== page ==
Still using Word and Excel for FPGA requirements mangement?

Smart tips for safety-critical applications, like DO-254

Louie de Luna, Aldec DO-254 Program Manager
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Smart engineers work smart by using tools that are readily available and that they know how to use.  Wise engineers work wisely by first evaluating the options, analyzing the results and making a strategic decision not only for the current project but, more importantly, for upcoming projects as well.

Recently, a customer developing avionics systems came to us with their frustrations in managing FPGA requirements.  They managed higher level requirements, such as line replaceable unit (LRU) and circuit card assembly (CCA) requirements, in IBM DOORS. The FPGA requirements, test cases and their traceability to HDL design, testbench and simulation results were managed using Word and Excel.  Since DOORS lacked the capability to trace to FPGA design and verification elements necessary for DO-254 compliance, the customer felt they had to choose Word and Excel.

Why? Because Word and Excel are readily available and the team members already know how to use them.  But as their projects grew in complexity increasing the number of requirements to be managed, they found that Word and Excel have many shortcomings and realized that they are not the right tool when it comes to requirements management and traceability. 


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The downside to managing requirements in Word and Excel:


  • Limited or no traceability – The only way to facilitate traceability with Excel is by manually entering the relationships between elements.  Relationships between FPGA requirements, HDL design, test cases and testbench are typically 1 to 1, 1 to many or many to 1, and they must be accurately entered in Excel spreadsheets.  This is a very tedious and error-prone process most especially if you have hundreds and thousands of FPGA requirements.
  • No impact analysis – No traceability means no impact analysis reports.  This is definitely a red flag because requirement changes happen frequently. Prior to the requirements change, project managers need to analyze the downstream impact to the FPGA design and verification elements and the upstream impact to the CCA and LRU requirements.  Impact analysis reports are essential to project management – these types of reports help project managers react and plan accordingly before a requirement change occurs.
  • No automated status reporting – FPGA design and verification engineers need notification when a requirement has been created, changed, reviewed, approved or rejected because this directly impacts their design and verification activities. These notifications are typically sent manually via emails or in-house wiki.  Project managers need daily, weekly or monthly reports of the project status so that they can determine how many FPGA requirements have not been implemented or coded by FPGA designers, how many FPGA requirements have not been covered by a test case and how many test cases have passed or failed.  These types of status reports cannot be automated by standard processes.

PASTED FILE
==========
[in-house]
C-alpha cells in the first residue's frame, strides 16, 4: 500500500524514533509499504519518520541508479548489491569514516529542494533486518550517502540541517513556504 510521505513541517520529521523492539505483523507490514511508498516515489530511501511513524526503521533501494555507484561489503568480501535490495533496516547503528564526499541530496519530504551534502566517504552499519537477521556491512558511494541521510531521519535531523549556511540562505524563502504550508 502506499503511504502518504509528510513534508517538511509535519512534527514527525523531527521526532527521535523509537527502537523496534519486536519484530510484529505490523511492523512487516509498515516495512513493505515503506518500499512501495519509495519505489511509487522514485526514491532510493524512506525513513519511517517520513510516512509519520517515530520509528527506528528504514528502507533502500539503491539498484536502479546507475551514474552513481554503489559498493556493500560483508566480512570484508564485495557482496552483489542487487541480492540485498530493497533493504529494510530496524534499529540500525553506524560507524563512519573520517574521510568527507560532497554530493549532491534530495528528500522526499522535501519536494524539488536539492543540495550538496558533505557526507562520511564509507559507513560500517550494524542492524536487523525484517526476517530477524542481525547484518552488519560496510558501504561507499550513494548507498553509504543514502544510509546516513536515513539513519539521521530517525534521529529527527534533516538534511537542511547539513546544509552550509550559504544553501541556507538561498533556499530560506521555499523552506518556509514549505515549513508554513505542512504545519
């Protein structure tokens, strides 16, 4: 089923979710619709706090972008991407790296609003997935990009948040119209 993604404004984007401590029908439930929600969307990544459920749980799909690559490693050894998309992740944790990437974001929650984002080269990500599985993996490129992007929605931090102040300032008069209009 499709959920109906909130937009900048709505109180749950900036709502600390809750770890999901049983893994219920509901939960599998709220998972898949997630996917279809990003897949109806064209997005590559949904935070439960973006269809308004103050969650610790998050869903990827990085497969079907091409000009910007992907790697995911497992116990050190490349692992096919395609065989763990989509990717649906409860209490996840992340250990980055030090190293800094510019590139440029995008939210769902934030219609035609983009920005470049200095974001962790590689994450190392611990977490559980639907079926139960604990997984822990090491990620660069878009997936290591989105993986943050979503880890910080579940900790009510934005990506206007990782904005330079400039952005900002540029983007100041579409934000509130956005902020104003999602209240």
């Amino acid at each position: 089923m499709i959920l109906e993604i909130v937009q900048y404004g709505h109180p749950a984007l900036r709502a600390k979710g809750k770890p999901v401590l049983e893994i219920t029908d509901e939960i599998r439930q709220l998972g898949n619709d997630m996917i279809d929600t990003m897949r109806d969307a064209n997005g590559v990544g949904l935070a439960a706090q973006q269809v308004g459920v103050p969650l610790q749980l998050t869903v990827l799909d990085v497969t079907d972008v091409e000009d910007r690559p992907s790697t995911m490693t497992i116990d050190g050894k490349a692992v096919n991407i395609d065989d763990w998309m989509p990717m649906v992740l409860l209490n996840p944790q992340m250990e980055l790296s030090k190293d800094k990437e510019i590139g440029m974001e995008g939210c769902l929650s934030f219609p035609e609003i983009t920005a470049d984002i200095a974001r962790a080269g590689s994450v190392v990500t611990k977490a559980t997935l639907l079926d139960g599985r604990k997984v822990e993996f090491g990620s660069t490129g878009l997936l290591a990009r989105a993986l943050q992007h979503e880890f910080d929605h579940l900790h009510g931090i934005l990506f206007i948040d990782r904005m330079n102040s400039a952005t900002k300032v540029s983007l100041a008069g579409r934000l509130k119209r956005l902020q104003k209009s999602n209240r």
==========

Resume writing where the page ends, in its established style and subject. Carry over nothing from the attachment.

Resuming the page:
• Impedes collaboration and lacks audit trail – For a given project, multiple stakeholders are usually involved who must work efficiently together to ensure success of the project. Word and Excel do not provide concurrent access and unique access rights capabilities for the stakeholders to efficiently finalize or modify requirements. When managing multiple versions of documents the audit trail and history of changes need to be properly recorded as well.  It is important to be able to answer questions like - Who made changes to the existing data? When and why?
  • Lack of a structured process control – Using Word and Excel as tools to manage requirements and traceability hinders productivity because it does not facilitate a structured process –which is a key factor to a project’s success.  A structured process, more importantly a requirements-driven process, is necessary for DO-254 compliance.


These are just a few of the many limitations of Word and Excel when using them for requirements management and traceability.  If you’re a smart engineer at a crossroads, contemplating whether to migrate from Word and Excel, picture yourself excruciatingly copy-pasting traceability in a spreadsheet for hours and days. Just when you’ve successfully completed it, you have to do it again because your project manager tells you that 20% of the requirements have changed.

Don’t simply accept the fact that you know there is a solution out there in the industry, but you have no time or bandwidth to evaluate and migrate. If you’re a wise engineer, explore and test drive your options. Then make a strategic decision based on the results. 


About Spec-TRACER™

Spec-TRACER is a requirements management and traceability tool that works hand in hand with DOORS to extend traceability to HDL design, testbench, code coverage results and simulation results. For more information about Spec-TRACER, visit


Louie de Luna is responsible for FPGA level in-target testing technology and requirements lifecycle management for DO-254 and other safety-critical industry standards.  He received his B.S. in Computer Engineering from University of Nevada in 2001.  His practical engineering experience includes areas in Acceleration, Emulation, Co-Verification and Prototyping, and he has held a wide range of engineering positions that include FPGA Design Engineer, Applications Engineer, Product Manager and Project Manager.


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